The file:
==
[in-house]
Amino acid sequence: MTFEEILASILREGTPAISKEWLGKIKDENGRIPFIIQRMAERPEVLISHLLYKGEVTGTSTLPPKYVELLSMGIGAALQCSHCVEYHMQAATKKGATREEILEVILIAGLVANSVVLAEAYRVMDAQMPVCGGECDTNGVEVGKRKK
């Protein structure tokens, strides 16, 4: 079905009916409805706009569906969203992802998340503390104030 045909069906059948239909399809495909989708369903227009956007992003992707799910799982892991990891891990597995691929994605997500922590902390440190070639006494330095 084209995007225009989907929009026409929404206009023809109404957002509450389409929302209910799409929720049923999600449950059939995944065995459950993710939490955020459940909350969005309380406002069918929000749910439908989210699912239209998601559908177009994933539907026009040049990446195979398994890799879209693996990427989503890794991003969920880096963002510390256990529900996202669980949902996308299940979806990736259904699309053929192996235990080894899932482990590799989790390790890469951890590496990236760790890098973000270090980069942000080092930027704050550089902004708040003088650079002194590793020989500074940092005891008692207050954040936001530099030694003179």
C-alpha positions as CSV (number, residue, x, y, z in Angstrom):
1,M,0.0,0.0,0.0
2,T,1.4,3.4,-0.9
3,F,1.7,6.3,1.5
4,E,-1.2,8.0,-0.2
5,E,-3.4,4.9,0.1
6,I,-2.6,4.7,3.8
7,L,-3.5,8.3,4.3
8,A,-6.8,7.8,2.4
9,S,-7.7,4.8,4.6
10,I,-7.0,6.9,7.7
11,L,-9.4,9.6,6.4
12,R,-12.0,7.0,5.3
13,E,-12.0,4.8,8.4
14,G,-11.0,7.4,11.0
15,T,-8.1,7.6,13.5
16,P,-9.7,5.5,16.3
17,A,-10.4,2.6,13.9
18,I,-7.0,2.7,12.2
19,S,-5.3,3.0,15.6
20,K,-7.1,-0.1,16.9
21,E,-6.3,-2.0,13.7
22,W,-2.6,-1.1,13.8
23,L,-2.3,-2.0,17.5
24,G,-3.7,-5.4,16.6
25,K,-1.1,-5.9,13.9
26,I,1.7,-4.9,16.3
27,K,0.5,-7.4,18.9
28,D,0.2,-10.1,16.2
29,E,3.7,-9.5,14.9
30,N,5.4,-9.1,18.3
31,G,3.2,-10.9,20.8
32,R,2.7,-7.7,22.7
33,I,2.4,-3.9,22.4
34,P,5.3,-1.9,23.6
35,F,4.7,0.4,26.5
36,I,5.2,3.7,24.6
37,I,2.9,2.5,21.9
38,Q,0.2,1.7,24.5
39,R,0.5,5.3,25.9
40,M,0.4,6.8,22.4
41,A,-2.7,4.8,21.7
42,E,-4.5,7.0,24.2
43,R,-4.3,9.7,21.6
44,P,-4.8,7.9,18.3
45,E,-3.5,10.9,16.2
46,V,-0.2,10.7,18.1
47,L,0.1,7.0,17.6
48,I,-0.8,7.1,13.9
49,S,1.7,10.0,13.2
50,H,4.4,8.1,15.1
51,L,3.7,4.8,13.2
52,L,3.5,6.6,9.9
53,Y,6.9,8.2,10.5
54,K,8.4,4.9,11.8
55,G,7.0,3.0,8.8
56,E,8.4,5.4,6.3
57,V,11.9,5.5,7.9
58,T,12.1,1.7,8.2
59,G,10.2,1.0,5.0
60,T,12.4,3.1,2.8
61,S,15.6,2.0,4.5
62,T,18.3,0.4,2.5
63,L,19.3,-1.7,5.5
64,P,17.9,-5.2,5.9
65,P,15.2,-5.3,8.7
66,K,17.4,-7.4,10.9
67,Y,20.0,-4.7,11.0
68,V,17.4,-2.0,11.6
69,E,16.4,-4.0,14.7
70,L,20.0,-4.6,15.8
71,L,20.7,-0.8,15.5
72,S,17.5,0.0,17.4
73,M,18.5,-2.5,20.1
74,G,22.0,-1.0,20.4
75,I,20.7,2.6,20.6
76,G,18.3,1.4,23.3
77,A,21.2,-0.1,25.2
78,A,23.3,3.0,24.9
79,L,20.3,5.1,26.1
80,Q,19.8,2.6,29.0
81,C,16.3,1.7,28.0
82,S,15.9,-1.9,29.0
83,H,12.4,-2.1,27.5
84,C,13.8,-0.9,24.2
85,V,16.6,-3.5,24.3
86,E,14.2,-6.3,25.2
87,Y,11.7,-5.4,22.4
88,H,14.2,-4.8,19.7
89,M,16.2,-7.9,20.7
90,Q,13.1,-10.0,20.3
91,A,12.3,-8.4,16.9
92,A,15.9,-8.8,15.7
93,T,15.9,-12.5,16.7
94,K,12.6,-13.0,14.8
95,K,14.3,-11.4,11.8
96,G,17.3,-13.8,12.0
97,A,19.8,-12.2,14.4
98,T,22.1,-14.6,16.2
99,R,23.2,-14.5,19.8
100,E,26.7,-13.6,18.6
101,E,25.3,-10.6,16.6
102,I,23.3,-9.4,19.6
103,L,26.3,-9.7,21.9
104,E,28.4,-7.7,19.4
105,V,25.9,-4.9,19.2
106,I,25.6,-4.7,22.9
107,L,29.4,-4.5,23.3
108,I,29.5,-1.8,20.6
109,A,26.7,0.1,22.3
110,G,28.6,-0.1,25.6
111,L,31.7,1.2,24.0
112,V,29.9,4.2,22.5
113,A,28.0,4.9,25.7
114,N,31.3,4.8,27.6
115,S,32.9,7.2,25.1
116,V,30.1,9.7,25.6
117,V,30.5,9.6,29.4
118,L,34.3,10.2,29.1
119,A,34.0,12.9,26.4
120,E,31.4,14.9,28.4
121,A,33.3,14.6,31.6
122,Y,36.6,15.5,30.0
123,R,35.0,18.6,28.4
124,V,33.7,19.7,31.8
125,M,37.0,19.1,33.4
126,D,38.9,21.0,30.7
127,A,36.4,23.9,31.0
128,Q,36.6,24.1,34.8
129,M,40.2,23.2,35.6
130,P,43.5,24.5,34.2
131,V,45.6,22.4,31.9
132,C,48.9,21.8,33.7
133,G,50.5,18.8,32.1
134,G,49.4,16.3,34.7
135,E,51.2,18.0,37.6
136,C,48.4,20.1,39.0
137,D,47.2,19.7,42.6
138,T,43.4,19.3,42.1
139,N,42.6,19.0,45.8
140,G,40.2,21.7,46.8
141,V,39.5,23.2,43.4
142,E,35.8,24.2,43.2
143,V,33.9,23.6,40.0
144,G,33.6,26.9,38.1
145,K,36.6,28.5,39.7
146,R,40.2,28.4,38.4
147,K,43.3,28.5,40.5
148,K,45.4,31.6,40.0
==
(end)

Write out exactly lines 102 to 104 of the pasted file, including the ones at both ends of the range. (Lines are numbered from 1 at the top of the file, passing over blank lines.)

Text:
98,T,22.1,-14.6,16.2
99,R,23.2,-14.5,19.8
100,E,26.7,-13.6,18.6